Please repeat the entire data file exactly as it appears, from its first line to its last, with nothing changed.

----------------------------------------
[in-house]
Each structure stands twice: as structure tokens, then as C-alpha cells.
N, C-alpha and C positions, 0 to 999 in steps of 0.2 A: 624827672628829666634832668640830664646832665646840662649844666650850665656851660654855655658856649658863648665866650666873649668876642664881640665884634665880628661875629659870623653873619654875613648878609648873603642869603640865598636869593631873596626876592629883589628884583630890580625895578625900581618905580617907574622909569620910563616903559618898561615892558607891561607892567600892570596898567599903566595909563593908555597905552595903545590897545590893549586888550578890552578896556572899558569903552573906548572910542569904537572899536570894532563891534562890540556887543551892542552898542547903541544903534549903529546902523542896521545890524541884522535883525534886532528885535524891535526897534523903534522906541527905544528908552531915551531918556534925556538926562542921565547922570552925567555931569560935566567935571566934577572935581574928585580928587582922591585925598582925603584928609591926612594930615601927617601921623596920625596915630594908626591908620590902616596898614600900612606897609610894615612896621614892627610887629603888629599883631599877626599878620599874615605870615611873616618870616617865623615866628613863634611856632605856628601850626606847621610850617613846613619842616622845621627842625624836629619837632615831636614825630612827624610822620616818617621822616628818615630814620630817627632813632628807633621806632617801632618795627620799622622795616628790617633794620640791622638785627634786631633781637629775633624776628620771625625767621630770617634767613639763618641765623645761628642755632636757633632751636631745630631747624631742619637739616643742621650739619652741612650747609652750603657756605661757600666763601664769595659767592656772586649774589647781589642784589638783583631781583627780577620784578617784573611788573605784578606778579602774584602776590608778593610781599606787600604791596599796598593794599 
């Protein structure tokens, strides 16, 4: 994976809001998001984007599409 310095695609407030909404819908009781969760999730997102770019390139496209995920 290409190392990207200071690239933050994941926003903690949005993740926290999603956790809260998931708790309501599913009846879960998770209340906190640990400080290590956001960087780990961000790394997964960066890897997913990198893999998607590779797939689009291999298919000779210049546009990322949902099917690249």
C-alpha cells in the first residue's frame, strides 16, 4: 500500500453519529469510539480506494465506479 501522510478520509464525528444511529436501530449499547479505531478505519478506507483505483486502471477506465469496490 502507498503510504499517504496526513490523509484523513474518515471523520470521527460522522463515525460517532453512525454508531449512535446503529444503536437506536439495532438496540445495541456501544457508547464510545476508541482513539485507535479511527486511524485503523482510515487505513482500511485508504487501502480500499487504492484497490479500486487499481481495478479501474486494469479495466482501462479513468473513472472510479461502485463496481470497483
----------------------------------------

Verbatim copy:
[in-house]
Each structure stands twice: as structure tokens, then as C-alpha cells.
N, C-alpha and C positions, 0 to 999 in steps of 0.2 A: 624827672628829666634832668640830664646832665646840662649844666650850665656851660654855655658856649658863648665866650666873649668876642664881640665884634665880628661875629659870623653873619654875613648878609648873603642869603640865598636869593631873596626876592629883589628884583630890580625895578625900581618905580617907574622909569620910563616903559618898561615892558607891561607892567600892570596898567599903566595909563593908555597905552595903545590897545590893549586888550578890552578896556572899558569903552573906548572910542569904537572899536570894532563891534562890540556887543551892542552898542547903541544903534549903529546902523542896521545890524541884522535883525534886532528885535524891535526897534523903534522906541527905544528908552531915551531918556534925556538926562542921565547922570552925567555931569560935566567935571566934577572935581574928585580928587582922591585925598582925603584928609591926612594930615601927617601921623596920625596915630594908626591908620590902616596898614600900612606897609610894615612896621614892627610887629603888629599883631599877626599878620599874615605870615611873616618870616617865623615866628613863634611856632605856628601850626606847621610850617613846613619842616622845621627842625624836629619837632615831636614825630612827624610822620616818617621822616628818615630814620630817627632813632628807633621806632617801632618795627620799622622795616628790617633794620640791622638785627634786631633781637629775633624776628620771625625767621630770617634767613639763618641765623645761628642755632636757633632751636631745630631747624631742619637739616643742621650739619652741612650747609652750603657756605661757600666763601664769595659767592656772586649774589647781589642784589638783583631781583627780577620784578617784573611788573605784578606778579602774584602776590608778593610781599606787600604791596599796598593794599 
């Protein structure tokens, strides 16, 4: 994976809001998001984007599409 310095695609407030909404819908009781969760999730997102770019390139496209995920 290409190392990207200071690239933050994941926003903690949005993740926290999603956790809260998931708790309501599913009846879960998770209340906190640990400080290590956001960087780990961000790394997964960066890897997913990198893999998607590779797939689009291999298919000779210049546009990322949902099917690249």
C-alpha cells in the first residue's frame, strides 16, 4: 500500500453519529469510539480506494465506479 501522510478520509464525528444511529436501530449499547479505531478505519478506507483505483486502471477506465469496490 502507498503510504499517504496526513490523509484523513474518515471523520470521527460522522463515525460517532453512525454508531449512535446503529444503536437506536439495532438496540445495541456501544457508547464510545476508541482513539485507535479511527486511524485503523482510515487505513482500511485508504487501502480500499487504492484497490479500486487499481481495478479501474486494469479495466482501462479513468473513472472510479461502485463496481470497483